[EDITOR’S NOTE: this is the final installment of the OAG360 story in which Helen El Mallakh, director of the International Research Center for Energy and Economic Development (ICEED), discusses the changing political scene and the shifting geopolitical sands that are challenging the balance of oil producers in the Middle East. El Mallakh was keynote speaker at the Energy Finance Discussion Group in Denver last week. Part one of the story may be read here.]

The dynamic duo

Enter MBZ, Muhammed bin Zayed, the crown prince of Abu Dhabi. According to Helen El Mallakh, a geopolitical scholar and expert in the Middle East, MBZ has become highly influential in MBS’ (Muhammed bin Salman’s) life.

El Mallakh says MBZ has become a mentor to the crown prince (MBS). Much like MBS, MBZ has become controversial due to his push against Islamic fundamentalism and extremism in addition to his interventionist foreign policy.

Present Day Middle Eastern Game of Thrones – Part Two

MBZ (Left) and MBS (Right); Source: Helen El Mallakh

These two coming together is important because it has aligned UAE and Saudi Arabia, specifically, on two main issues of interest. The first is containing Iran and the second is Qatar’s natural gas.

The blockade

When the Qatar blockade first began in 2017 many believed it was because UAE and Saudi Arabia were upset over Qatar’s position on Iran and terrorism. But El Mallakh in response said, “from my assessment, it’s actually more about political control over Qatar, and more importantly, making sure that cheap natural gas flows from Qatar into UAE.”

This makes sense since Qatar is currently the world’s largest LNG supplier and holds 14% of the world’s gas reserves. And most importantly, Qatar’s North Gas Field partially overlaps Iran’s South Pars Field, El Mallakh was quick to point out.

Present Day Middle Eastern Game of Thrones – Part Two

South Pars and North Gas Fields; Source: Helen El Mallakh

Ironically, when UAE and Saudi Arabia blockaded Qatar they ended up strengthening ties between Qatar and Iran instead of weakening them because Iran and Turkey were providing aid during this time.

El Mallakh said one really smart thing that Qatar did was that they “never stopped their gas deliveries to UAE during the whole blockade. So they never had given an excuse to their neighbors to come in and invade them. In addition, Qatar has expanded and diversified its trade alliance,” said El Mallakh.

The sanctions dilemma

El Mallakh said that the U.S. leaving the Iran nuclear deal is extremely important, as are the possible outcomes that are associated with it that will unfold in the next few months, especially in view of the upcoming OPEC meeting this weekend.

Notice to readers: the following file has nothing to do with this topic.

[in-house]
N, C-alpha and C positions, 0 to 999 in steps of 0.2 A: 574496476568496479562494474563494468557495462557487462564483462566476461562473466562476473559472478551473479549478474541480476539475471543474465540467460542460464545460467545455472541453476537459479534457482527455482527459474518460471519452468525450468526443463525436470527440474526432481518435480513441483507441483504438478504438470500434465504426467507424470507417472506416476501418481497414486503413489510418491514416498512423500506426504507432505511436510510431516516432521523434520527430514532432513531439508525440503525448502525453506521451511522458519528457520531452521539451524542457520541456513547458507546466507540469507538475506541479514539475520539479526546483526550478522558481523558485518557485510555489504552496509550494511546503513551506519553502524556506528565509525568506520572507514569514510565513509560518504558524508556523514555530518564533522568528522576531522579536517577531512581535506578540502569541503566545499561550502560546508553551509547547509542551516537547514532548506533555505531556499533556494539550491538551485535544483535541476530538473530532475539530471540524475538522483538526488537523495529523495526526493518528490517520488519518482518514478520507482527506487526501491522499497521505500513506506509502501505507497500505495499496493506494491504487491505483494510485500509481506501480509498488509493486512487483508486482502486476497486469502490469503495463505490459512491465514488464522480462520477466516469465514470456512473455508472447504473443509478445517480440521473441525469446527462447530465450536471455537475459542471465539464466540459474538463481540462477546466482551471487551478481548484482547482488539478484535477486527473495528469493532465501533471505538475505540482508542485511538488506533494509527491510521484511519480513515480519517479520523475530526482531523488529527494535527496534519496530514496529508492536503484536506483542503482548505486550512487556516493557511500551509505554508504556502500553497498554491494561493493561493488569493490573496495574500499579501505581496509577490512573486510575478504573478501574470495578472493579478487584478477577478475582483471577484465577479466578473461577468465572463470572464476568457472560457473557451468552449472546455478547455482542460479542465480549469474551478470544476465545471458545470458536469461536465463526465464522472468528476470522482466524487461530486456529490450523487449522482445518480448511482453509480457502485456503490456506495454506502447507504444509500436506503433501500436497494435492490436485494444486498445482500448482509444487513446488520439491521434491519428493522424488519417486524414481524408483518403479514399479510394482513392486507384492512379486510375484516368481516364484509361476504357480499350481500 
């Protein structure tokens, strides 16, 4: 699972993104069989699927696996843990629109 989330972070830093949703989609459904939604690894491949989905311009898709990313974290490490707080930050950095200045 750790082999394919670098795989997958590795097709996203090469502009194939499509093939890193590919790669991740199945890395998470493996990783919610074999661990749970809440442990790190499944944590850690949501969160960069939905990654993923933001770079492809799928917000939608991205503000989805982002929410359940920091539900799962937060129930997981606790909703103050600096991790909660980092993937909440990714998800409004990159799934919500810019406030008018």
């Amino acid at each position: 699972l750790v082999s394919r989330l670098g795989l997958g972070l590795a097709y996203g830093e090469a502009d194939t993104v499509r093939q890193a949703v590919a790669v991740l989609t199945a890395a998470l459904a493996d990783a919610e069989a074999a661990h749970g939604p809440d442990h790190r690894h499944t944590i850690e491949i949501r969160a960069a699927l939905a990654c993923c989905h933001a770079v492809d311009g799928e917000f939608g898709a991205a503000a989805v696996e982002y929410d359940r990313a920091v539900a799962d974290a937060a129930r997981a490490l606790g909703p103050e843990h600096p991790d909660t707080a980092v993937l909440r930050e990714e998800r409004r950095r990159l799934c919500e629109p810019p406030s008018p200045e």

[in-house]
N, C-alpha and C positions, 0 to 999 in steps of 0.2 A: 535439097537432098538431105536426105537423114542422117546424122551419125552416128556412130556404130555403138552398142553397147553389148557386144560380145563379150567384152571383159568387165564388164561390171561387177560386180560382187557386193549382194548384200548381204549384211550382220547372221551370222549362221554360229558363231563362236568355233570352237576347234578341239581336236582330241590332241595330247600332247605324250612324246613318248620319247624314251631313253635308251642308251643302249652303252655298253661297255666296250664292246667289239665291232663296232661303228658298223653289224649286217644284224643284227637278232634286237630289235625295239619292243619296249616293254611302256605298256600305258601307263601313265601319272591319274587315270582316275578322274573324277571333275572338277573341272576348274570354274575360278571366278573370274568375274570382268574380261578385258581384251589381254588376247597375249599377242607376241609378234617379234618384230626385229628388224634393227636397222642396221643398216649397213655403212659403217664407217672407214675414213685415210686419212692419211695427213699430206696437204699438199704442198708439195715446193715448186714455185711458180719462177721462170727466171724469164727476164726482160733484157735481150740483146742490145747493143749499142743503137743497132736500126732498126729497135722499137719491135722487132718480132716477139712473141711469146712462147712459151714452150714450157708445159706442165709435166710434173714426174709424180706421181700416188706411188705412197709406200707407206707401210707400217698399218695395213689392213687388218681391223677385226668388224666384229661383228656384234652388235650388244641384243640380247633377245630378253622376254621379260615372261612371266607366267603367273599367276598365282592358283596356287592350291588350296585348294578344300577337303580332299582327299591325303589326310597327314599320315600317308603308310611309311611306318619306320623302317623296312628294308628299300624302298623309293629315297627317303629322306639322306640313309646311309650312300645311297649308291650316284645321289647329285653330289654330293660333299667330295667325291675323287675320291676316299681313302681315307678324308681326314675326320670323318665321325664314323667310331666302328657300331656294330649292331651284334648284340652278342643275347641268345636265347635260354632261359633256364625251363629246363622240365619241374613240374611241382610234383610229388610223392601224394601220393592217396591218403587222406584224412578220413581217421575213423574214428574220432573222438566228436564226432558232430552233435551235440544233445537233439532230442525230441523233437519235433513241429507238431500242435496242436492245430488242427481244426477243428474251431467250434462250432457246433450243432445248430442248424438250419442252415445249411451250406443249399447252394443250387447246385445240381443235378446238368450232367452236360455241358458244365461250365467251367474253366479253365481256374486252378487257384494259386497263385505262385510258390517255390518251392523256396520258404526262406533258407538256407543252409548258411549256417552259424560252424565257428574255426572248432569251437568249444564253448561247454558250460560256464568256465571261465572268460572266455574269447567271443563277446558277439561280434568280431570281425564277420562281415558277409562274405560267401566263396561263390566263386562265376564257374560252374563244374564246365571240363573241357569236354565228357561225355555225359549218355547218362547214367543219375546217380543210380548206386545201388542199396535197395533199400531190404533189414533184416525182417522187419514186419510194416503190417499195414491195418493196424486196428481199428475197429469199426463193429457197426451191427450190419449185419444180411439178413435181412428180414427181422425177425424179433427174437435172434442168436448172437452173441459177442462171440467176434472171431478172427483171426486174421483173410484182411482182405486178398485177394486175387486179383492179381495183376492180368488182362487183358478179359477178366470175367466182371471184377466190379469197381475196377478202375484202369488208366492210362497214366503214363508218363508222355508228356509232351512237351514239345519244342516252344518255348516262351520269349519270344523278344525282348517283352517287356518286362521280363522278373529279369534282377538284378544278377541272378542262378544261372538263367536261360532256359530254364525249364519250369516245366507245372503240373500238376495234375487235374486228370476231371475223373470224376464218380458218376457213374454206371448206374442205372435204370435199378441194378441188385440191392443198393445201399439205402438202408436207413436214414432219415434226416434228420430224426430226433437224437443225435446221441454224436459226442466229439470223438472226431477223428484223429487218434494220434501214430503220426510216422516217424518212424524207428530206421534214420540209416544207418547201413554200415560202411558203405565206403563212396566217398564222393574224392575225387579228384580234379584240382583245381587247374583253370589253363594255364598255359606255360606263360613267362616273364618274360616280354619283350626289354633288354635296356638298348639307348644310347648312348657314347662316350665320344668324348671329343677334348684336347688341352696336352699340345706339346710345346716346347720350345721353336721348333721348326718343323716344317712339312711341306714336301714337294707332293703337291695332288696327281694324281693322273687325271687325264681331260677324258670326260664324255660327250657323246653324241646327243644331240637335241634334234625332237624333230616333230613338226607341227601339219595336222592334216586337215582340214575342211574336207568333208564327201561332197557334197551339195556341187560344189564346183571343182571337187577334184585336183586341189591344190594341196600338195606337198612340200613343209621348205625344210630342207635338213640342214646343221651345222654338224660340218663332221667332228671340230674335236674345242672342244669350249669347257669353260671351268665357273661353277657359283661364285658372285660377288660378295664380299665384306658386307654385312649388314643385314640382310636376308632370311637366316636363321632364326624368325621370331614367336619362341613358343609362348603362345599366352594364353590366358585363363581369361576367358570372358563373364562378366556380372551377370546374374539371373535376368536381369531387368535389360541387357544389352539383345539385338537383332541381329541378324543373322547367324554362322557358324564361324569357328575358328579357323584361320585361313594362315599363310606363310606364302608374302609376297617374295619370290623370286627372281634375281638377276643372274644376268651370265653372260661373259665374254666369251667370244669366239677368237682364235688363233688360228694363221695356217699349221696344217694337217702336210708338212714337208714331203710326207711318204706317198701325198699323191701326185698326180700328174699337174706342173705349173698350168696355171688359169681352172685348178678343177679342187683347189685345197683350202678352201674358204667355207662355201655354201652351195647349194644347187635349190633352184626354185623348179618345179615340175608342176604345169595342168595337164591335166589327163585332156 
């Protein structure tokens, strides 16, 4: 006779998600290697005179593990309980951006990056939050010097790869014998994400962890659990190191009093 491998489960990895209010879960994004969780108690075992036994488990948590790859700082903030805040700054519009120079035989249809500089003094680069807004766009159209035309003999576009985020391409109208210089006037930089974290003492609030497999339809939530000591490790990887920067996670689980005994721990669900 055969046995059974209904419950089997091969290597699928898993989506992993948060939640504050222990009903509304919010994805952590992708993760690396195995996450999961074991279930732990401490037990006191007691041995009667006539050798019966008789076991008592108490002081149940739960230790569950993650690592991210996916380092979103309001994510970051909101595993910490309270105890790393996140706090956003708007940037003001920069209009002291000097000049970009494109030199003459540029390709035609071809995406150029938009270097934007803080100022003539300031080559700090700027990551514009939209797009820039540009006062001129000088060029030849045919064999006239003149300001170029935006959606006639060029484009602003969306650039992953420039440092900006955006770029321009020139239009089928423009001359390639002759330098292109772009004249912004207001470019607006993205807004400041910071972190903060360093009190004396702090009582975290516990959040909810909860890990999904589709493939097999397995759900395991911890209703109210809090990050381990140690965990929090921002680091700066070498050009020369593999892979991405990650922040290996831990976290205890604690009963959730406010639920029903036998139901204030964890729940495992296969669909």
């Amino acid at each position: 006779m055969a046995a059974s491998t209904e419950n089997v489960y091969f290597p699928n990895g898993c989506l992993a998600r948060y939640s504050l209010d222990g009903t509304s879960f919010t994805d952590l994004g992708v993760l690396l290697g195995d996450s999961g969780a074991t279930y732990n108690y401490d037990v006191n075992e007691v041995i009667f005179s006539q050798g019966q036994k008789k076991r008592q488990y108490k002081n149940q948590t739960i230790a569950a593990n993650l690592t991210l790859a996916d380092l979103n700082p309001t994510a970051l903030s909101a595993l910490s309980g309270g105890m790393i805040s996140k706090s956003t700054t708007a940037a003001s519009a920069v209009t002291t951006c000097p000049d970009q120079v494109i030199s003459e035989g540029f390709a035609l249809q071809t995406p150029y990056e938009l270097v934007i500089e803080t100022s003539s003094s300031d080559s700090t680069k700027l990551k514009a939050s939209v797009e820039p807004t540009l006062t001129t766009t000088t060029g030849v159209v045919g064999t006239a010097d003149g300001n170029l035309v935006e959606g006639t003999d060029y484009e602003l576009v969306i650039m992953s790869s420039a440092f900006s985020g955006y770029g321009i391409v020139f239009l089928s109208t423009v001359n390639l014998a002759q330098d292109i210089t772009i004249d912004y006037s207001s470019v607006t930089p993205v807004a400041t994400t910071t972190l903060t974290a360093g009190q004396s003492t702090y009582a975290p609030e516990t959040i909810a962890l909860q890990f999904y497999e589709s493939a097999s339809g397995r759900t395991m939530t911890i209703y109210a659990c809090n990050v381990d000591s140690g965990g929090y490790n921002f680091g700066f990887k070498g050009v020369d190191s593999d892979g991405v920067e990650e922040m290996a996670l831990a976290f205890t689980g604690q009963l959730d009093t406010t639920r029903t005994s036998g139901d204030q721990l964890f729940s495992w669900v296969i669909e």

According to El Mallakh, leaving the Iran deal has aligned the U.S. against Germany, the UK, and France. The reason, according to El Mallakh, is because there is a high likelihood that will affect those countries that remain in the agreement: secondary sanctions will be placed on their companies that are operating in Iran.

“So the U.S. sanctions dilemma is thus: the United States has aligned with Israel, Saudi Arabia, and UAE on the one side; versus the traditional allies, Germany, the UK, and France, who now stand a lot to lose if secondary sanctions are put on them for operations in Iran,” said El Mallakh.

The outcomes

El Mallakh proposed the following possible outcomes, depending on a number of factors that can affect how things develop over the following few months.

Present Day Middle Eastern Game of Thrones – Part Two

Source: Helen El Mallakh

Sanctions are hard to do

El Mallakh expressed concern over the effectiveness of the U.S. sanctions because “they’re hard to do.”

“The U.S. government actually has to go after these companies.” She compared this to very large energy companies like ENI and Total who will voluntary get out of the market.

Present Day Middle Eastern Game of Thrones – Part Two

Oil and Gas Infrastructure in the Middle East; Source: EIA

Venezuela production is the elephant in the living room

One of the most important factors is the Venezuela situation, Mallakh said. She explained that “Venezuela is currently producing 1.6 million barrels per day, and that’s declining… if Venezuela gets knocked out of the market, we’re going to have serious, serious supply issues that cannot be met just by Saudi Arabia, Russia, the UAE, and Kuwait.” Therefore, it becomes self-defeating to go through with the U.S.’s sanctions if the situation in Venezuela continues to deteriorate.

Energy sector implications

El Mallakh said “the problem with the whole Iran situation is it increases business uncertainty and political risk overall” and that even if prices do increase, this isn’t necessarily good for the industry overall right now.

“However, for U.S. energy producers, especially those wanting to eventually export more oil, it makes the U.S. a more attractive source” from a geopolitical standpoint, El Mallakh said.

Additionally, El Mallakh added that the vested interests in the region are shifting and that we must be cognizant of the growing rift between the U.S. and its European Allies. This rift consequently makes Russia the big winner in the situation. They receive higher oil prices, gets increased production, and expands its presence in Iran by picking up all the vacated European and Asian projects.